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Canedog Offseason Season 2022/23

Well, shoot. I don't know that I should start a new glog with as poor as I was about updating my last one, but here it goes. My offseason season started late, with most of my plants being probably four to six weeks old now. I'll start by posting a few of the newer ones.

This guy is an Oxkutzcab/Oxkutzcabian Orange Habanero. I have three of these growing and a couple Caribbean Red Habanero that are smaller. The Oxkutzcab seem to be out-pacing the reds, but they've also been around a little longer. In this pic I particularly like the transition in the stem at the cotyledons.
20221109 Oxkutzcab.jpg


@HeatMiser sent me some of his wild texas tepin seeds - what, a couple years ago now? - and I've been trying to grow the variety to production ever since. The seeds were collected off a wild-growing bush in 2014 and still sprout just fine. I have three of the plants growing that I've overwintered, but it's been a very long-season variety for me here in the pnw and between that and the impact of an aphid infestation last winter I haven't yet gotten any of them to ripe pods. I started this new one with the idea of getting it well-established inside and hopefully it will be mature enough to produce by next season. I may just keep it inside until it does.
20221109 TX Tepin 2014.jpg


Aji Guyana. I've grow this variety for a couple seasons now after Wiri Wiri shared seeds with me. I always end up topping it, so I got that out of the way early this time. I'm hoping once will be enough, but if it gets unruly it may end up seeing the scissors again. Great production out of these and pretty early for a baccatum.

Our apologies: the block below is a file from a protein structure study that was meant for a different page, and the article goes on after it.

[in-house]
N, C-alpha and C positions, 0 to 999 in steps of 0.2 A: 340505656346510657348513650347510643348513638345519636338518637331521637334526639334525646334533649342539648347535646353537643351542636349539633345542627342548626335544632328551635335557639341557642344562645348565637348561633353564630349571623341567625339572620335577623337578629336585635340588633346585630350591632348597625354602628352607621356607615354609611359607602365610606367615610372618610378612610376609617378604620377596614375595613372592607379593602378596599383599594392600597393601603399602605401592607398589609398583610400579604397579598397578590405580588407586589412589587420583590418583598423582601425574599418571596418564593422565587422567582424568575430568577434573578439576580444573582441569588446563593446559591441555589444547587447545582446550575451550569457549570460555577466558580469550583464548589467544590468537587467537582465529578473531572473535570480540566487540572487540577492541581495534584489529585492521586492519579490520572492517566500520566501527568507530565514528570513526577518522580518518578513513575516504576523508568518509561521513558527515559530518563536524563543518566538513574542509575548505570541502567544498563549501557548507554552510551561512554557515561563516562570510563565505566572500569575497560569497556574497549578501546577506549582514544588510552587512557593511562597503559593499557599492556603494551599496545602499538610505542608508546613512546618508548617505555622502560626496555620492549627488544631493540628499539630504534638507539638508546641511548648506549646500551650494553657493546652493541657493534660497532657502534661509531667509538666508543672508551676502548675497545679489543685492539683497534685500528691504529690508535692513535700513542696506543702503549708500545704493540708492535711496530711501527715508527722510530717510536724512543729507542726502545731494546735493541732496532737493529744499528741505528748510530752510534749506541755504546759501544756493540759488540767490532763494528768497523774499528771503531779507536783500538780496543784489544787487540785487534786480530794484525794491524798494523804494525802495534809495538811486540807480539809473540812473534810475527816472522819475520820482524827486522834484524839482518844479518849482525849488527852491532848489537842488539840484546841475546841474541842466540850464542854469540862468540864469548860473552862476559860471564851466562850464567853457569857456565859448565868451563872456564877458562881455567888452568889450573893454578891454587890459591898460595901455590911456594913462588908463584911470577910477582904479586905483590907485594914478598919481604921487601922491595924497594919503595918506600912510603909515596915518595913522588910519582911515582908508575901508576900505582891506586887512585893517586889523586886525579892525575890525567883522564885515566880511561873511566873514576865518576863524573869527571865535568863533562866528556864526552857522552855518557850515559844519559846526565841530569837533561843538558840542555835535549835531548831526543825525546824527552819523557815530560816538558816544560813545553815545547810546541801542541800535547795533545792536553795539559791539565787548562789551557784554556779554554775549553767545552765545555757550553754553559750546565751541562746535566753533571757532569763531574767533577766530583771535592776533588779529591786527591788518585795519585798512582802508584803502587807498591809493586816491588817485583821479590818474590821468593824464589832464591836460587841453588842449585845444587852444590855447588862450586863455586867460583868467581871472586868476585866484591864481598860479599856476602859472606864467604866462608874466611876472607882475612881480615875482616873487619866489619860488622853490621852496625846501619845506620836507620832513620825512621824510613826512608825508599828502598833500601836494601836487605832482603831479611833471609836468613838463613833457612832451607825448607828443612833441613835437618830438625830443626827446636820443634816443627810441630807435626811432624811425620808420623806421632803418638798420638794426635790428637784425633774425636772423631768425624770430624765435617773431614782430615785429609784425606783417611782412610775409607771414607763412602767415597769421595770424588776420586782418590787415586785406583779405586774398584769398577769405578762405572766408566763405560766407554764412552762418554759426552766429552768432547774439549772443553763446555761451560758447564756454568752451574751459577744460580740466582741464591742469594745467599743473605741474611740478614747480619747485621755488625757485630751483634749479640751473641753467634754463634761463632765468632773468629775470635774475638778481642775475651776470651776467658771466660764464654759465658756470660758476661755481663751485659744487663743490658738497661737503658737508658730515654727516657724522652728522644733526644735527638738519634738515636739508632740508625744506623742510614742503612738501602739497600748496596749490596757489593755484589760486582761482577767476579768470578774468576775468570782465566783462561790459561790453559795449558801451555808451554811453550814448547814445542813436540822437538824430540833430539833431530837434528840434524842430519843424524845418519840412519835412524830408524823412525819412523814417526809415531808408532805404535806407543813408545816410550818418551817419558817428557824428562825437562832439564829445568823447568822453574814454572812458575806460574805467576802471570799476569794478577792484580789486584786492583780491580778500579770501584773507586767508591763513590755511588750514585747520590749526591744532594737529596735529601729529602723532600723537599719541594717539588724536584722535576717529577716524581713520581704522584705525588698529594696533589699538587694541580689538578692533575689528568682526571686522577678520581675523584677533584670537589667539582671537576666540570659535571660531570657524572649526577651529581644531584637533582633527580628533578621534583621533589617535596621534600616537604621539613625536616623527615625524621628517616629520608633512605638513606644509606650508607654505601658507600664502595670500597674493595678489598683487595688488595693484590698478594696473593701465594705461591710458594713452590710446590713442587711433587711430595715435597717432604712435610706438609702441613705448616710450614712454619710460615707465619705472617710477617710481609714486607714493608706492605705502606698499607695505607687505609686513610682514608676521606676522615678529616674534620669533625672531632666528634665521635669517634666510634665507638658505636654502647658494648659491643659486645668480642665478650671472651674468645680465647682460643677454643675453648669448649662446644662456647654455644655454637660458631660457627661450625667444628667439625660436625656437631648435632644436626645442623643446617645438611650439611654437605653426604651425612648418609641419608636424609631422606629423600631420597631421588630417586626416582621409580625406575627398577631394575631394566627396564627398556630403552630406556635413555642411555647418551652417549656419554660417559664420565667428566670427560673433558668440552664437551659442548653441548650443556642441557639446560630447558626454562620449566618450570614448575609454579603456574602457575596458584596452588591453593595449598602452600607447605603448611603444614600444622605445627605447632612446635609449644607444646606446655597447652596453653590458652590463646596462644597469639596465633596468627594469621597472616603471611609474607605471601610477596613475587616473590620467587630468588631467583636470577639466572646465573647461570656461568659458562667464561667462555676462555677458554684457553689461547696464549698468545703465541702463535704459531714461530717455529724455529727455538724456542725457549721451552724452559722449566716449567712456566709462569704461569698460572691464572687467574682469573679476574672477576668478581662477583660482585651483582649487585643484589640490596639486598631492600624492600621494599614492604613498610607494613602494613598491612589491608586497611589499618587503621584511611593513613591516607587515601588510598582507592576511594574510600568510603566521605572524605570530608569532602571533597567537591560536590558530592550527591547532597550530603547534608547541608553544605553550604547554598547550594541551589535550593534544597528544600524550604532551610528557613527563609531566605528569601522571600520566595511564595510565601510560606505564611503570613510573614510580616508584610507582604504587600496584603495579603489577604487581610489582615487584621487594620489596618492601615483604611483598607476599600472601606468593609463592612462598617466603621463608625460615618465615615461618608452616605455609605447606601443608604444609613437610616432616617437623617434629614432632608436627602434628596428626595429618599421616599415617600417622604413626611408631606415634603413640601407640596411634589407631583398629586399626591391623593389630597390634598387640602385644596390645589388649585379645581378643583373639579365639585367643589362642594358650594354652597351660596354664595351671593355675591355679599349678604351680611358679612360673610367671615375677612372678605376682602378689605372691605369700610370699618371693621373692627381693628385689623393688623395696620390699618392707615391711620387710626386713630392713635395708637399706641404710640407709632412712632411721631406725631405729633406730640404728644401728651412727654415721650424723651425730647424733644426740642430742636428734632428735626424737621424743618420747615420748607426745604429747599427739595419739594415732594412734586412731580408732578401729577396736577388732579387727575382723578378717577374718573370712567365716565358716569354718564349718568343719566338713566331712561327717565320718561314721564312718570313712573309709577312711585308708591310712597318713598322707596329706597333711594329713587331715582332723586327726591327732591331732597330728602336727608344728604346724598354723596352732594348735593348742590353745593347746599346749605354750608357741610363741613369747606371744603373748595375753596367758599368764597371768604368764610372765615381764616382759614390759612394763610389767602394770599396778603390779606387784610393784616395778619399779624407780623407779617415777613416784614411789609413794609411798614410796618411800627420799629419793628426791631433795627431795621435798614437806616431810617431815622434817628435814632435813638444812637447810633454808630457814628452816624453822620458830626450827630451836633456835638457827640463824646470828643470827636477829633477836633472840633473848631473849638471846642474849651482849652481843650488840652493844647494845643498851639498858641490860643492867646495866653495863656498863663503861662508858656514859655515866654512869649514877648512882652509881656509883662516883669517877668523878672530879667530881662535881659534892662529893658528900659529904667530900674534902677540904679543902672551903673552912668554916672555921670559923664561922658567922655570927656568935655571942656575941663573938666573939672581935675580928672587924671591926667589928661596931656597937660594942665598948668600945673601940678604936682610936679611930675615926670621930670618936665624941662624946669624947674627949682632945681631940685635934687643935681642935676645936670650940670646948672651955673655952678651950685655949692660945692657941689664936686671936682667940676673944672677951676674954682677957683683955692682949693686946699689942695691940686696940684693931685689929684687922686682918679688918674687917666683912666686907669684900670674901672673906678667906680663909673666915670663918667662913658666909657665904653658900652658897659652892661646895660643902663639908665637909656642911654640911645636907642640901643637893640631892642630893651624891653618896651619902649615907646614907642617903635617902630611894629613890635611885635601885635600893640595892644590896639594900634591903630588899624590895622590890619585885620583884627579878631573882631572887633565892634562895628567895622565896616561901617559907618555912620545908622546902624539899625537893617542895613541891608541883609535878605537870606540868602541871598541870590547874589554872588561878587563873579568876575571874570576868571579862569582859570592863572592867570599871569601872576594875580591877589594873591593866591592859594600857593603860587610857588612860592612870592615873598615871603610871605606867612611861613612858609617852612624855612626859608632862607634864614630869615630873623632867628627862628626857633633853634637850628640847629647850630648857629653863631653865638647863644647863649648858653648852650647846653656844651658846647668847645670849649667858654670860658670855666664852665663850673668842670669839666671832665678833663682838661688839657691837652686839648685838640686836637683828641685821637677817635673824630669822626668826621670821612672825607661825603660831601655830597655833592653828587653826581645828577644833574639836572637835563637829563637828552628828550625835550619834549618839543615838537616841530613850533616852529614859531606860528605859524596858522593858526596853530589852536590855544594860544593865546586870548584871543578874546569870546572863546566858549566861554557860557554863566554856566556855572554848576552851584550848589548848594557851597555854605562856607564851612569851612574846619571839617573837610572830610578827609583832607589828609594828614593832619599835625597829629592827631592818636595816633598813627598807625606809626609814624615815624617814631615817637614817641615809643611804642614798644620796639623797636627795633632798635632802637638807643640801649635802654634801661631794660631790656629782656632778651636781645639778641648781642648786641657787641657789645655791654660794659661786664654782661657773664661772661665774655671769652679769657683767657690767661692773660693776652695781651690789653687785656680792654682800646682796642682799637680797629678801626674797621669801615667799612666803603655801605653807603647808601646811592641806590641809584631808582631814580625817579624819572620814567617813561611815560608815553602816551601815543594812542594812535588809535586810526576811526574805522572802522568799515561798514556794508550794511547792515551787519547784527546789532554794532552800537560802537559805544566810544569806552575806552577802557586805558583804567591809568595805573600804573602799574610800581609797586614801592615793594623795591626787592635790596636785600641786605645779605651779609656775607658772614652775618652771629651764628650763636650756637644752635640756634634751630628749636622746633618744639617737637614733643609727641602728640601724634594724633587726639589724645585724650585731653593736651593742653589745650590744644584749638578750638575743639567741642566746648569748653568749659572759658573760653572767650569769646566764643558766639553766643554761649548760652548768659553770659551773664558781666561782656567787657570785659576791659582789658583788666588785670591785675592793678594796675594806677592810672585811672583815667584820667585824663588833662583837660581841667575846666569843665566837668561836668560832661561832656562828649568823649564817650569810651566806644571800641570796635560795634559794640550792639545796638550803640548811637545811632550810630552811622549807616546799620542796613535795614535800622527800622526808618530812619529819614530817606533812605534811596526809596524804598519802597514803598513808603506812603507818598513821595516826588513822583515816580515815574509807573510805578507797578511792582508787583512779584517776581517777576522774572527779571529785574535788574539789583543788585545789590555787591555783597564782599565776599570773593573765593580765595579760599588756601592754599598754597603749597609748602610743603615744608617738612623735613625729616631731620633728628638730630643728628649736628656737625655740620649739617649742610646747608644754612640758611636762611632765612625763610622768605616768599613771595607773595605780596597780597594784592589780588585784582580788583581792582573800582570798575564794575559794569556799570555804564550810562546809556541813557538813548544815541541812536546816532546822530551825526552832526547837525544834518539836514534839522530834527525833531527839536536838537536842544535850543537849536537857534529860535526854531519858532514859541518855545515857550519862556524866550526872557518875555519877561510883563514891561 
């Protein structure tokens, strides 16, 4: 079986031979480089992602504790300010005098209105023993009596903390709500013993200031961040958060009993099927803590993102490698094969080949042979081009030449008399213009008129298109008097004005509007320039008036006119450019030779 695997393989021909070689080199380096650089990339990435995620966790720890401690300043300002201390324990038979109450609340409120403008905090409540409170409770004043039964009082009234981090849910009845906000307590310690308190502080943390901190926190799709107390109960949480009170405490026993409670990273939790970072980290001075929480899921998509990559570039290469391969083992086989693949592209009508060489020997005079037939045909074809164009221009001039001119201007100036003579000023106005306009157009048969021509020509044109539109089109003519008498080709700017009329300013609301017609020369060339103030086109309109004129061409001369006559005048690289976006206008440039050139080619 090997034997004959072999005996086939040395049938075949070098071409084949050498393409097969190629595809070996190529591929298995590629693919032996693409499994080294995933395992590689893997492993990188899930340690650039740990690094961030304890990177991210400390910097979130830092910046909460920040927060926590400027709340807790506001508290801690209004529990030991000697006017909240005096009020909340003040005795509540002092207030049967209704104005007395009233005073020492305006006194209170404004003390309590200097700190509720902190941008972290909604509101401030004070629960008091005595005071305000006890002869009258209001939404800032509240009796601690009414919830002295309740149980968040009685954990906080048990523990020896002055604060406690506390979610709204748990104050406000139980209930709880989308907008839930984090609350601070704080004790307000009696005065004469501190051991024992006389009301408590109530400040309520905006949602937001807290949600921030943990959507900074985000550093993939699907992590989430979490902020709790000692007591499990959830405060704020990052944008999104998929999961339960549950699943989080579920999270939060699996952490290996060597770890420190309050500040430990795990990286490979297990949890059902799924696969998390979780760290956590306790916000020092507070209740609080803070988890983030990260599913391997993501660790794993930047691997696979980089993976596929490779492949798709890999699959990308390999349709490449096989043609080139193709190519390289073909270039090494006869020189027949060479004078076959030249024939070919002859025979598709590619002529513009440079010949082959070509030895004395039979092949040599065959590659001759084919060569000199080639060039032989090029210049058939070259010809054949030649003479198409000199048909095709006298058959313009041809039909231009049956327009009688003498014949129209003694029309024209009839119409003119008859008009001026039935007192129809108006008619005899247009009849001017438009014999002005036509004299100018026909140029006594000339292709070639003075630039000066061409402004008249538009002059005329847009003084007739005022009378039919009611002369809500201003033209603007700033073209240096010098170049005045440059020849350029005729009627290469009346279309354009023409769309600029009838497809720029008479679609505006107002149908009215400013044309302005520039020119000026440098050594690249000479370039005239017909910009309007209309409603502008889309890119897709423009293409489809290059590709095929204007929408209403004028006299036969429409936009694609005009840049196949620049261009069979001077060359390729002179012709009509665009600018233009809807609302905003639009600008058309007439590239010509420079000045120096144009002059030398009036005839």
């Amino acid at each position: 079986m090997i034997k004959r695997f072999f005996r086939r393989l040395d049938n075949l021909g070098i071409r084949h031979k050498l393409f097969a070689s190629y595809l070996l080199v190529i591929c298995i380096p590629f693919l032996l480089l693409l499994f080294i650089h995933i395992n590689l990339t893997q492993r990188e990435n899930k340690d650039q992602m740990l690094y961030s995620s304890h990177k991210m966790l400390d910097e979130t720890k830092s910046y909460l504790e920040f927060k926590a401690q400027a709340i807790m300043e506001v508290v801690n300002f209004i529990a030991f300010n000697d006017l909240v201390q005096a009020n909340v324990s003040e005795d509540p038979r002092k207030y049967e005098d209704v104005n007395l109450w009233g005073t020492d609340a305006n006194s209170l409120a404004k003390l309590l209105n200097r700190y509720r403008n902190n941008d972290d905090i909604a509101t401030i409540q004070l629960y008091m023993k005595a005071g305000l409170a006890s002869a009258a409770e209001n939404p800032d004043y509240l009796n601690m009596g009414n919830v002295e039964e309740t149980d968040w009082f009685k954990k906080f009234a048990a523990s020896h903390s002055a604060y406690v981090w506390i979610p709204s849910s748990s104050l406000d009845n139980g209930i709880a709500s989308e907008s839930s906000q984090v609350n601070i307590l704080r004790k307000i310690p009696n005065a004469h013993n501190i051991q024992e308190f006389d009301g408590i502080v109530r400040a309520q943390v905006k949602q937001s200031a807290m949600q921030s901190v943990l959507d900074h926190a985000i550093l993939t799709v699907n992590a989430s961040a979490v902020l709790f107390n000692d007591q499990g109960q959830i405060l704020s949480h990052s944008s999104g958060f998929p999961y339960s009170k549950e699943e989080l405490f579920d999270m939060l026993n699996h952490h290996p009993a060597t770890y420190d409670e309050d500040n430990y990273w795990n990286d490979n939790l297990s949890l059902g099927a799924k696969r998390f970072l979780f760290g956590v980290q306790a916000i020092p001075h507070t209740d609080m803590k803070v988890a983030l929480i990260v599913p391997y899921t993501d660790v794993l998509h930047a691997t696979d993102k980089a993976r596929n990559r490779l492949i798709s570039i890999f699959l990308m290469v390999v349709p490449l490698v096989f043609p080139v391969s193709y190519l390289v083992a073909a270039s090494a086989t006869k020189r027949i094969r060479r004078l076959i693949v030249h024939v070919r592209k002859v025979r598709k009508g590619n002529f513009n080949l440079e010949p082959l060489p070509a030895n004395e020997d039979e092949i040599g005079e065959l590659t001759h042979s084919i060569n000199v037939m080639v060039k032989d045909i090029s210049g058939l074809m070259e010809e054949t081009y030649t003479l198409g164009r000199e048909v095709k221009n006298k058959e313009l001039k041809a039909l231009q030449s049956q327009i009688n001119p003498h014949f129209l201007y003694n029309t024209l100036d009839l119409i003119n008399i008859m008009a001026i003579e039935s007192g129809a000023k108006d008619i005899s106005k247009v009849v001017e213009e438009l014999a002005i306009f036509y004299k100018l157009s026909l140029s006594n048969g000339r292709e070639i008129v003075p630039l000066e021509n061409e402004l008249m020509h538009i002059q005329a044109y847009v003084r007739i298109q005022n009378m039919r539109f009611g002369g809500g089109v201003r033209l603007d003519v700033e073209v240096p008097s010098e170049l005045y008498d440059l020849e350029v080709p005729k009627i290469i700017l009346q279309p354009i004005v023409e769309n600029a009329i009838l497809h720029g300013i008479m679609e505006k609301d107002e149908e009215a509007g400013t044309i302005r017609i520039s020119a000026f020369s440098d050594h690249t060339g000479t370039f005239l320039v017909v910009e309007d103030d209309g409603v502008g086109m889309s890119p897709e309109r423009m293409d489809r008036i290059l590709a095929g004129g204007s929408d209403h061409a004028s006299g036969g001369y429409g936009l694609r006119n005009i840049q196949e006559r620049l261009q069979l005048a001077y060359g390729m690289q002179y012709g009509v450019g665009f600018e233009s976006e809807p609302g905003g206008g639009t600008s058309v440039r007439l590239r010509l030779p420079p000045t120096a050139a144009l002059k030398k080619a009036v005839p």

20221109 Guyana.jpg


This is a second generation (with me) ollantaytambo amarillo rocoto. I was hoping the parent's pods would be more pale that they were, but it produced great-looking yellow pods this summer, which I thought had great flavor. I'm curious whether this next generation's pods will be unchanged, plus it's likely getting crossed with one or two other rocotos I have growing now that are close to the same age.
20221109 OllyWhite.jpg


Uvalde Pequin, from @CraftyFox - thanks man! It looked a little rough when it first came up, but it's looking much stronger now.
20221109 Uvalde.jpg


I'm working with several mexican culinary varieties, growing given varieties from multiple sources and in different variations to find out what I like best. Pasilla Oaxaca, Pasilla Negro Bahia, and Guajillo are among them. These guys are the most recent sprouts. The others have been growing a while and are more established.

Guajillo
20221106 Guajillo.jpg


Pasilla Oaxaca
20221109 PasillaOaxaca.jpg


Pasilla Negro Bahia
20221109 PasillaBahia.jpg


I'll close with this guy. I thought I'd run out of the orange arequipa rocoto seeds I'd acquired a couple years back, but I found one scraggly seed in the corner of a seed baggie and that scraggly seed has turned into this scraggly young plant. When it germinated I thought the roots might not be strong enough for it to survive, but I've tried to water it just right and it keeps getting stronger day-by-day. If it keeps improving like it has it might make a good match for the ollantaytambo amarillo rocoto.
20221109 OrgArequipa.jpg
 
Seeds are really something magical!
yea thats amazing that one seed actually sprouted.

I also germinated Scotch Bonnet Schneider Farms this season, but due to space issues it didnt make it into the greenhouse, will be nice to see what I missed out on. I've read they have a great SB phenotype so thats something to look forward to.

Whenever I visit your glogs I always learn about varieties I never knew existed - good job!
 

CaneDog

Extreme Member
Well shoot, I suppose it's about time for a few more pictures. It's been a bit of a bumpy grow as I haven't had lots of free time to keep up with it. I think I've addressed the main issue though, which was too much heat and humidity, especially with such small containers, and the plants are seeming happier.

Here's a look at a few.

Bahamian Goat Pepper. I've been keeping this particular source going for quite a while as I've been super happy with the grow habit, pods, production, everything.
20230121 BahaGoat.jpg


Chocolate Habanero "Gurdy" from @CraftyFox . I've been super happy with this too, but I used the last of the original seeds last time I grew it and I'm really hoping the seeds I have from open pollinated pods grow true.
20230121 ChocHab.jpg


This Mari Wiri (seeds from THP's Wiri Wiri) is doing well and seems about ready to flower.
20230121 MariWiri.jpg